Invincea (part of Sophos) have inspected many malware samples as part of a case study looking at malware compile times, below is a chart of what they found regarding malware:
They found that generally, in a lot of cases, malware developers didn’t care to hide the compile times and that while implausible timestamps are used, it’s rare that these use dates in the future.
It’s possible, but unlikely that one sample would have a postdated timestamp to coincide with their visit by mere chance but seems extremely unlikely to happen with two or more samples.
Considering the dates of CrowdStrike’s activities at the DNC coincide with the compile dates of two out of the three pieces of malware discovered and attributed to APT-28 (the other compiled approximately 2 weeks prior to their visit), the big question is:
Did CrowdStrike plant some (or all) of the APT-28 malware?
Something that may help inform us more in trying to answer that question is something else that was discovered in the malware samples, something relating to the IP addresses apparently used by some of the malware.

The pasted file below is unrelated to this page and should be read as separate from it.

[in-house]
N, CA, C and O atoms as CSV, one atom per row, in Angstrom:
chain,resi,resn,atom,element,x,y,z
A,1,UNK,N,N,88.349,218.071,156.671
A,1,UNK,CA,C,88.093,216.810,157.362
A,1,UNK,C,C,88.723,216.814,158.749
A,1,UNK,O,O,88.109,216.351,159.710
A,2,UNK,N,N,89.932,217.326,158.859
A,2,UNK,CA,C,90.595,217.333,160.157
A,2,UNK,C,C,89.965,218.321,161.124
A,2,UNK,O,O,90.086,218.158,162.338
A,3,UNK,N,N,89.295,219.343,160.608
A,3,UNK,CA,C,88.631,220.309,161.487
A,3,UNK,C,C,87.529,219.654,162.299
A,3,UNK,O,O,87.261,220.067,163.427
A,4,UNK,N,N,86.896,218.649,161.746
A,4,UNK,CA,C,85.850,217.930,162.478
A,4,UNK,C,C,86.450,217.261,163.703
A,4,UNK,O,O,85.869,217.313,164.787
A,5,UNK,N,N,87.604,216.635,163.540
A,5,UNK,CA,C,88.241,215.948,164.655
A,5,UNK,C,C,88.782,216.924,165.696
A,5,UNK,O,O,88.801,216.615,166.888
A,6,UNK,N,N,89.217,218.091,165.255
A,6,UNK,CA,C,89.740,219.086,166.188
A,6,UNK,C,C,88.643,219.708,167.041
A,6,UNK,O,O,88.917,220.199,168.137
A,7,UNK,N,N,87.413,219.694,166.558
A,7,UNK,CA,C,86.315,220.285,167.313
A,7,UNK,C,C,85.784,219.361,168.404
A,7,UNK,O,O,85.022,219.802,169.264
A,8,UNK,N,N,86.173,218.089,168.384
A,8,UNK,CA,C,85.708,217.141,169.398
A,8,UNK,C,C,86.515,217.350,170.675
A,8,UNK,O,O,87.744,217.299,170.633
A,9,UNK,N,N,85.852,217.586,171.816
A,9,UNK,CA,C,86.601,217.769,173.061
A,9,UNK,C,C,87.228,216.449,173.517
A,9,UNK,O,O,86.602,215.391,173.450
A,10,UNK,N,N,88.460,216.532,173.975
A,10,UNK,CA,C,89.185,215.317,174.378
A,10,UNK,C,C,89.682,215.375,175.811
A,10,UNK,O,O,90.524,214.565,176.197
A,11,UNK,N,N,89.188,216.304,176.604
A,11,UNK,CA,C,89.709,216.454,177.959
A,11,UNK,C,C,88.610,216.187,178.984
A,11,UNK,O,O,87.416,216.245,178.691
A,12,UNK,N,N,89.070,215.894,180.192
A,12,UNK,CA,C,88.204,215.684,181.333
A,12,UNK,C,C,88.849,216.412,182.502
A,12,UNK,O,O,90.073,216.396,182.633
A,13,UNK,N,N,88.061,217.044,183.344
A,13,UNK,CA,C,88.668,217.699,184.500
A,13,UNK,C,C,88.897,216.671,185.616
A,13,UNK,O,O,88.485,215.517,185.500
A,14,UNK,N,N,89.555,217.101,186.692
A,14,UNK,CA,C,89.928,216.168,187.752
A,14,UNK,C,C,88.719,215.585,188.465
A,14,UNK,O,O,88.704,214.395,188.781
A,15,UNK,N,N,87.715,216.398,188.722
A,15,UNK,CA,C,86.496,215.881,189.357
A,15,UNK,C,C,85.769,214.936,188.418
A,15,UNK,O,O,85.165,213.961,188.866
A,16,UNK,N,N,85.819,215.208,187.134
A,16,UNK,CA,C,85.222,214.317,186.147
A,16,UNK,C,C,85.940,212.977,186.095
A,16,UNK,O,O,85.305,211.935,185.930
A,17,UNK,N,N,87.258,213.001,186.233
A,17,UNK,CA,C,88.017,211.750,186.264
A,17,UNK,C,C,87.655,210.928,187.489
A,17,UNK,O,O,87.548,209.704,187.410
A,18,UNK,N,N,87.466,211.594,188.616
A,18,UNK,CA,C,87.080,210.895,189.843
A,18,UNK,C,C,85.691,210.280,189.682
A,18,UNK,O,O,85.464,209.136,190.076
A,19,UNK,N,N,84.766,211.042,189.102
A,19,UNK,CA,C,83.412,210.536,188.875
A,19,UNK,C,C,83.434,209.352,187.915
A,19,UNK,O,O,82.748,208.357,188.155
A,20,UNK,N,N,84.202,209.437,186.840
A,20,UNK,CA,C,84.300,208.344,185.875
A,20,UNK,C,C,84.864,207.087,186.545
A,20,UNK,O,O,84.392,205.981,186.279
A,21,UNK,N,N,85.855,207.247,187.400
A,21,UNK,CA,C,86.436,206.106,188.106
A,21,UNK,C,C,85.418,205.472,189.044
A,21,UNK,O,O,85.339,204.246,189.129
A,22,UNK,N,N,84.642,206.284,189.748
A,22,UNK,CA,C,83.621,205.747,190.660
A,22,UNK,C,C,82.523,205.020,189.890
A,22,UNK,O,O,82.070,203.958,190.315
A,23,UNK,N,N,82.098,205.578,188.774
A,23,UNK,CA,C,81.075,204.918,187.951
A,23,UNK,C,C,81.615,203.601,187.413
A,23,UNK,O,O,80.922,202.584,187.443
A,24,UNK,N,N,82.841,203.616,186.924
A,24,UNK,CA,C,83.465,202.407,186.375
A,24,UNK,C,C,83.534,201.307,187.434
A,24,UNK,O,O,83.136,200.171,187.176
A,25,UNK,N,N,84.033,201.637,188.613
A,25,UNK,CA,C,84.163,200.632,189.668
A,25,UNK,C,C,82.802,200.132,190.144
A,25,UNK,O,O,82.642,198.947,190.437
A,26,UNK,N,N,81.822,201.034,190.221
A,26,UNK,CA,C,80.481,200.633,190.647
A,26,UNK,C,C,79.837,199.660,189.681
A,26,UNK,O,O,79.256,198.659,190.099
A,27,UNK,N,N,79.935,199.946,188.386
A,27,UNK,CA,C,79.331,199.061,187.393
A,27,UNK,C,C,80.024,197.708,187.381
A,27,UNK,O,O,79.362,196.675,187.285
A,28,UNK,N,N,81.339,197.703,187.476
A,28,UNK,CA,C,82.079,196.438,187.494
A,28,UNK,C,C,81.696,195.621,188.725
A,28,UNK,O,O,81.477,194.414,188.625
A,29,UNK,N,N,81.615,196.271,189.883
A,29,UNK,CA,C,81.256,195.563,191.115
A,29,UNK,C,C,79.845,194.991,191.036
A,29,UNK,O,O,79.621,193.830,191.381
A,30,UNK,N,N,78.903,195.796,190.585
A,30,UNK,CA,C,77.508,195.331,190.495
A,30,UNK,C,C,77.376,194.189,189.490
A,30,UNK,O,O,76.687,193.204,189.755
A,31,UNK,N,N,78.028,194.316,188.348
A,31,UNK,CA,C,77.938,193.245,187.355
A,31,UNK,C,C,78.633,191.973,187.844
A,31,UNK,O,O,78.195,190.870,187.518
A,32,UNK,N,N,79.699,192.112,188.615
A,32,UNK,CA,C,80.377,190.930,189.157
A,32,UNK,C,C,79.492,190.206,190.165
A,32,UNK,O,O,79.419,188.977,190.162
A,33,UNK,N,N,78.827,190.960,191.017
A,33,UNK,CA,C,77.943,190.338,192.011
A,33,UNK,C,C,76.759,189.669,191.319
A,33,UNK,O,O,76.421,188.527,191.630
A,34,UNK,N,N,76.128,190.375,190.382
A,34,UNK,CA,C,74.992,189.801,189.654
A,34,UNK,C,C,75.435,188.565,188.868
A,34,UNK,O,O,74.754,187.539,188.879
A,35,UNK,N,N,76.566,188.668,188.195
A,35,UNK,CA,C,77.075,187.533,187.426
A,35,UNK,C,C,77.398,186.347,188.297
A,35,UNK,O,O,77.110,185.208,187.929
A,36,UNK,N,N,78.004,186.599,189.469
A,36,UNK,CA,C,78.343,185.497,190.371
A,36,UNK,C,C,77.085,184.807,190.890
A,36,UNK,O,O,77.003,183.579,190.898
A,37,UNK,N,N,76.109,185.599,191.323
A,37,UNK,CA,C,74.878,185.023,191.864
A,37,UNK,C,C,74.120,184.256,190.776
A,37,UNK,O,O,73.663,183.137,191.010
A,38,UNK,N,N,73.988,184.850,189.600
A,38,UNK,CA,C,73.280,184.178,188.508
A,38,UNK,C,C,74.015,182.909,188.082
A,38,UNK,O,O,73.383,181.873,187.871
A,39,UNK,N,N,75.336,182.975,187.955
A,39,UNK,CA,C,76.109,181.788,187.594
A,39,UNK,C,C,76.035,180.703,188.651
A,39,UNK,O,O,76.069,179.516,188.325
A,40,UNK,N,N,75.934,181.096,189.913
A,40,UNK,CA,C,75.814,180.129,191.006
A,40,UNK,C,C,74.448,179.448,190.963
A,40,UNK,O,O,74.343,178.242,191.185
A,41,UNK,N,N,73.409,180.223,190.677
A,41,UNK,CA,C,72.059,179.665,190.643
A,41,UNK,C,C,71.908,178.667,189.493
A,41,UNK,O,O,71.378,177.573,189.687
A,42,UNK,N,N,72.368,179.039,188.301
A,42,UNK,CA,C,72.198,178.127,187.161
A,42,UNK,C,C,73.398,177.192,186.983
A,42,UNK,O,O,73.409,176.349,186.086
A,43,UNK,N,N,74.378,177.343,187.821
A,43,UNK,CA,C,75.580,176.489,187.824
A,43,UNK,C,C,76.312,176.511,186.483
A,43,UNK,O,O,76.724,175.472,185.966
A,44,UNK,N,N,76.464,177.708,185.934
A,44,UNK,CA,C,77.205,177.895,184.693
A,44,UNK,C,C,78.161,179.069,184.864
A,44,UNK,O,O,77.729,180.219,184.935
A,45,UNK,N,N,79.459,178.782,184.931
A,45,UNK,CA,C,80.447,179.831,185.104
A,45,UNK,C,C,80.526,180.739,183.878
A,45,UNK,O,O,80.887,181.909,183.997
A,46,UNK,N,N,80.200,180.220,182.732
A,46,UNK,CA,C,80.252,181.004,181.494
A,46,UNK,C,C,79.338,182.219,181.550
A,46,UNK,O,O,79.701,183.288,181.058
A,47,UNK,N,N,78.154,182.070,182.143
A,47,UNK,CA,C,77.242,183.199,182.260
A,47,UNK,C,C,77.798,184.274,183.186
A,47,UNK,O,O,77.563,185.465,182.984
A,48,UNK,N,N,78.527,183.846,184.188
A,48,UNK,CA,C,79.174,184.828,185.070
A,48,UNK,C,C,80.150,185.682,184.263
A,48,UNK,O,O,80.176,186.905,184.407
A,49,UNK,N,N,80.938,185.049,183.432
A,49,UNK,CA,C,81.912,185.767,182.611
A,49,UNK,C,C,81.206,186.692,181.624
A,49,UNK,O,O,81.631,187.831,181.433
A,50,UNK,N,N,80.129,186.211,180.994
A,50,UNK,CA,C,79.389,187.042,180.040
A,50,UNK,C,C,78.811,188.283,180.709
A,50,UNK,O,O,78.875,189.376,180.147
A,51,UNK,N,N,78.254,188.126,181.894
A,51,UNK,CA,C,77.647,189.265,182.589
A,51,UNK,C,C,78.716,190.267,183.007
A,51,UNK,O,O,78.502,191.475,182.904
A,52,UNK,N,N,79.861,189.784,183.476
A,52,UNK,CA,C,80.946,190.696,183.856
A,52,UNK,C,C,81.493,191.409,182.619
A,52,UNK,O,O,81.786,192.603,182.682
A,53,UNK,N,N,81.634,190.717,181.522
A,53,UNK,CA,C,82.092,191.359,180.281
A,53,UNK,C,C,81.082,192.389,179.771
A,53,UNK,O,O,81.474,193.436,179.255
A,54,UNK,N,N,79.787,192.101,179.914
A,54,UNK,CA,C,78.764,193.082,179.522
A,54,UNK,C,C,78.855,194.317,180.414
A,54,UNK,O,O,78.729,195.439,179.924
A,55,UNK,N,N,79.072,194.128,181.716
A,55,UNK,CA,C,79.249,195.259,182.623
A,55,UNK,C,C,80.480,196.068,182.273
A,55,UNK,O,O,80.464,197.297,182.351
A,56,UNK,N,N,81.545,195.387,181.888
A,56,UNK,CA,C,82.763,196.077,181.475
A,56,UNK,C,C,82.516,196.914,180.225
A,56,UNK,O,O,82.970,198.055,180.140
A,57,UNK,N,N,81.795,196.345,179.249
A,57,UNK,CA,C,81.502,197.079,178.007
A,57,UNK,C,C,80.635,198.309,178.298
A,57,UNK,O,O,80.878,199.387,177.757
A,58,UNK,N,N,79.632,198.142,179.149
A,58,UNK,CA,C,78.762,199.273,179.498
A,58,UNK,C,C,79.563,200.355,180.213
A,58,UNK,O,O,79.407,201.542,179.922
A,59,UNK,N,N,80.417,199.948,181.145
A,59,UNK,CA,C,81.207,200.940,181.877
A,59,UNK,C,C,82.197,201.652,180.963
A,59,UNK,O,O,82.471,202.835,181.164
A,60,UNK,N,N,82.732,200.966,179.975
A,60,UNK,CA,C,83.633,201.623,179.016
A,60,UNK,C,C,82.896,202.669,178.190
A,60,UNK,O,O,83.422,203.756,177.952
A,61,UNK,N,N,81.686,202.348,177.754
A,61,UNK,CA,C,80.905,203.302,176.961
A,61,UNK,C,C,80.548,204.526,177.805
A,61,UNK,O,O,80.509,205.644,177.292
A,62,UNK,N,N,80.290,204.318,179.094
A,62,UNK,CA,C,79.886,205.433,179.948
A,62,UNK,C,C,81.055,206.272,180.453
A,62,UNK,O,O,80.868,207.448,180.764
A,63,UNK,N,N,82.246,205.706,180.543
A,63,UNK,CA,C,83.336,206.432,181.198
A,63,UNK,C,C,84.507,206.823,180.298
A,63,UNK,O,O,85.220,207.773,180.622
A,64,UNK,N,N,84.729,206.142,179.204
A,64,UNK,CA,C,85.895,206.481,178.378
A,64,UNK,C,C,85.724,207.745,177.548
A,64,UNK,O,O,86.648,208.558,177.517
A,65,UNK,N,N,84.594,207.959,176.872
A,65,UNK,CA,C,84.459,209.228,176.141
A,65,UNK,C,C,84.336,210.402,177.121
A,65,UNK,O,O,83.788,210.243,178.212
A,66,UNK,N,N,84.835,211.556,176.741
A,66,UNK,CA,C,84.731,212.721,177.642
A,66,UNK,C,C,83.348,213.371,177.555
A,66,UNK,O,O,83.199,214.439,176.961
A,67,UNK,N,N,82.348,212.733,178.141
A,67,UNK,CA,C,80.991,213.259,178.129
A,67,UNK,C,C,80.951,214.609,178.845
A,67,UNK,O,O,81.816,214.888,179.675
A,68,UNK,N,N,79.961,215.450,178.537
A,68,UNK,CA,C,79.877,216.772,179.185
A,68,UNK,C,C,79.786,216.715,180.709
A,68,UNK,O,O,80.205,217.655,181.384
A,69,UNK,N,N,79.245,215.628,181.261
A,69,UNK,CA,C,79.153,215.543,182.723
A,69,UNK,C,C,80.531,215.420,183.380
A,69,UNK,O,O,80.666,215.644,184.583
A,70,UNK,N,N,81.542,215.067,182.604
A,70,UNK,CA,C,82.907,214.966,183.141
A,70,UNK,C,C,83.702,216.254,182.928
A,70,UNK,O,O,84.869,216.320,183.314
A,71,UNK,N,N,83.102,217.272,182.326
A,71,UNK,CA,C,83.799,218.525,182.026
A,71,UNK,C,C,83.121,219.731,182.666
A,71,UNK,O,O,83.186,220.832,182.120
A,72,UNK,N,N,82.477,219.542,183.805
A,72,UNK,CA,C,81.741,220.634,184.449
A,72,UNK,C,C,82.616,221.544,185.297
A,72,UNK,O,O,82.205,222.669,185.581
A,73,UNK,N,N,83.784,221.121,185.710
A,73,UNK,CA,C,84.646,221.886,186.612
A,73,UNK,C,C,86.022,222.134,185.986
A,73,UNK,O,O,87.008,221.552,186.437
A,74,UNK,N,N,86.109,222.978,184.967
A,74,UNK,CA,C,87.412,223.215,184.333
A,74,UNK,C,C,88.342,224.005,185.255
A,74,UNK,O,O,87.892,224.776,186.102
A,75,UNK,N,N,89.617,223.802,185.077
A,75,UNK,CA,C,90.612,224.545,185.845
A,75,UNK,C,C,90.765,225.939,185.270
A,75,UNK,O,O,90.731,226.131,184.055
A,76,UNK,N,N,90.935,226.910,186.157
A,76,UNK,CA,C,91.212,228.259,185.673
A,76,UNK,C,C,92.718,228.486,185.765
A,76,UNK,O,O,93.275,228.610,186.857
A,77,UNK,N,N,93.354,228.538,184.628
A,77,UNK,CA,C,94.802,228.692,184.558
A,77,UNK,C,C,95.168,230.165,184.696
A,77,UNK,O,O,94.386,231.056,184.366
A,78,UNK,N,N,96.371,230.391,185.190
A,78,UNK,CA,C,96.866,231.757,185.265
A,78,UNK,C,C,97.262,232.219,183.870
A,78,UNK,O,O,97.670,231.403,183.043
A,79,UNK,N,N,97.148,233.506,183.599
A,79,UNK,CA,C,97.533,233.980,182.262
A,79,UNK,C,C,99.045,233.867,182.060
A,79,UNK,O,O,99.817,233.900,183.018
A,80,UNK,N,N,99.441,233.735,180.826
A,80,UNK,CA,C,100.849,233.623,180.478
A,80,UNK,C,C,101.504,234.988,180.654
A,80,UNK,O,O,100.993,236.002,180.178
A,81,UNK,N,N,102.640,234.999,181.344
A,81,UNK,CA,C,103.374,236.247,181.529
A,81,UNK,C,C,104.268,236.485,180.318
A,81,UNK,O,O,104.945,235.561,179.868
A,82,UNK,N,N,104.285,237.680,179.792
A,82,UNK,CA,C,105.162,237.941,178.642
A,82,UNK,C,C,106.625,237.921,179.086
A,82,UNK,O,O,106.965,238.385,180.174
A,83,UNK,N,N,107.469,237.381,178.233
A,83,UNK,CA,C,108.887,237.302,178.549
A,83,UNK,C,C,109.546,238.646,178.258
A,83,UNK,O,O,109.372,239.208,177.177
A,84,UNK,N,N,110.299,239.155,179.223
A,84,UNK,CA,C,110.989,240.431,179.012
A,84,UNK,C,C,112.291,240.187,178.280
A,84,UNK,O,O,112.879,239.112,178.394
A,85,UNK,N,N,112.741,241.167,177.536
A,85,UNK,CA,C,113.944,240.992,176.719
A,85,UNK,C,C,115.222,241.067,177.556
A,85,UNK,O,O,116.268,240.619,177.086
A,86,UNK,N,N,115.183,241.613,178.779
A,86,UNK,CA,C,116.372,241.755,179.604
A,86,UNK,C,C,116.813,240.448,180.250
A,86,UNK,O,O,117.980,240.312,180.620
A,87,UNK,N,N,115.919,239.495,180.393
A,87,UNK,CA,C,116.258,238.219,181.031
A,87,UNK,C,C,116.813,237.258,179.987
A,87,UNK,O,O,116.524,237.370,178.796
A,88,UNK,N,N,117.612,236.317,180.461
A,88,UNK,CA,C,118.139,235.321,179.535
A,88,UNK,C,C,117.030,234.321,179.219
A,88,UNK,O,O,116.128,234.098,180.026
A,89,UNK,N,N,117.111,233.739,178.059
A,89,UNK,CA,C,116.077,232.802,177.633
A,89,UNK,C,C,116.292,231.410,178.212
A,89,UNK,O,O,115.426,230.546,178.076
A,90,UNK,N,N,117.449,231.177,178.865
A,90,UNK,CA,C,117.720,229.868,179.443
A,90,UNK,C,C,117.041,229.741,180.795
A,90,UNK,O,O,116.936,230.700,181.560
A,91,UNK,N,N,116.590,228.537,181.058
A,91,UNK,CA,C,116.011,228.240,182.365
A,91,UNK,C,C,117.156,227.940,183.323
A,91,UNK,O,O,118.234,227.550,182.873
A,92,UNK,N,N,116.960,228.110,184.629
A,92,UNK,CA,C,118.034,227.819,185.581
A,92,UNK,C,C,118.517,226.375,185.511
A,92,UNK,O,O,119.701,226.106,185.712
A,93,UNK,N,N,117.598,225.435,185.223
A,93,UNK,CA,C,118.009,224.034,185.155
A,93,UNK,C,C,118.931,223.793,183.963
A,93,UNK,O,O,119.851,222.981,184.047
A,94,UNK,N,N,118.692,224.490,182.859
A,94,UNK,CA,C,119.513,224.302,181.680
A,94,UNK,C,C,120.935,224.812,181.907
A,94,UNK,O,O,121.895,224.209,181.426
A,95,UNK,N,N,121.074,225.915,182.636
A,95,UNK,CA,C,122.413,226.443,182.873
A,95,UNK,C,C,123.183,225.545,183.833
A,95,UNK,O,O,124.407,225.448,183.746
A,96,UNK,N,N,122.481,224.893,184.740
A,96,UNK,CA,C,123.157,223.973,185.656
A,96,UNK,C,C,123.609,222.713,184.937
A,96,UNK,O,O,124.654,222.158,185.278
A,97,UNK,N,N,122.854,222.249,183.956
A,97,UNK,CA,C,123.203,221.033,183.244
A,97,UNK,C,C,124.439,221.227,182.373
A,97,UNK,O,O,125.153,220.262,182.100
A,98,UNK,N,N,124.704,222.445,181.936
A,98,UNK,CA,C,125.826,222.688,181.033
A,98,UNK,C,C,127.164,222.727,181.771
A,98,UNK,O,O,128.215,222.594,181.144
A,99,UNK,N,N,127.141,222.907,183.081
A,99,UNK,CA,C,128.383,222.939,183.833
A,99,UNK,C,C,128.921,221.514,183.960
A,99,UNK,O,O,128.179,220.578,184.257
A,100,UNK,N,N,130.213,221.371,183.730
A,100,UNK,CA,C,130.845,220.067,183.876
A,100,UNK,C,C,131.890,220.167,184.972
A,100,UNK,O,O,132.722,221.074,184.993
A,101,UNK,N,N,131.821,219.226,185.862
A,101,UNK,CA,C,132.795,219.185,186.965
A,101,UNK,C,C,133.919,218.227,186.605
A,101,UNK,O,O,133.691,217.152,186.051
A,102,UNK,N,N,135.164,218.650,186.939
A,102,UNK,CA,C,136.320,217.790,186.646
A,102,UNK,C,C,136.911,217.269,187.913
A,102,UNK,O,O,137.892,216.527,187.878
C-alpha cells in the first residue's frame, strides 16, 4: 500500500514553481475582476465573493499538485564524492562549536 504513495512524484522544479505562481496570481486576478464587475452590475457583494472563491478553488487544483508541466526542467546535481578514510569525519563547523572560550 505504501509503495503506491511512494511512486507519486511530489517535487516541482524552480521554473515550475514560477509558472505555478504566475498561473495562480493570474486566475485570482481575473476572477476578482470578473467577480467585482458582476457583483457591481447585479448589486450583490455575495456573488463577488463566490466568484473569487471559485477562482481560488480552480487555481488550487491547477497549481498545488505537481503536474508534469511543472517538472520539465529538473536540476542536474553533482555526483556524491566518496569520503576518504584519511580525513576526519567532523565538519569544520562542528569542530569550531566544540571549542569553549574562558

Operationally Obsolete Hardcoded IP Addresses
Something interesting about the malware and one of the things used to identify it as belonging to Fancy Bear was a hard-coded IP address. As Thomas Rid pointed out:
— Thomas Rid (@RidT) July 8, 2016
More than once…
The specific malware this appeared in can also be confirmed by checking out the analysis of one of the malware samples at Invincea.
On the surface, it looks like the malware was likely to have been communicating with known Fancy Bear infrastructure due to the presence of an IP address that was well known to the infosec industry.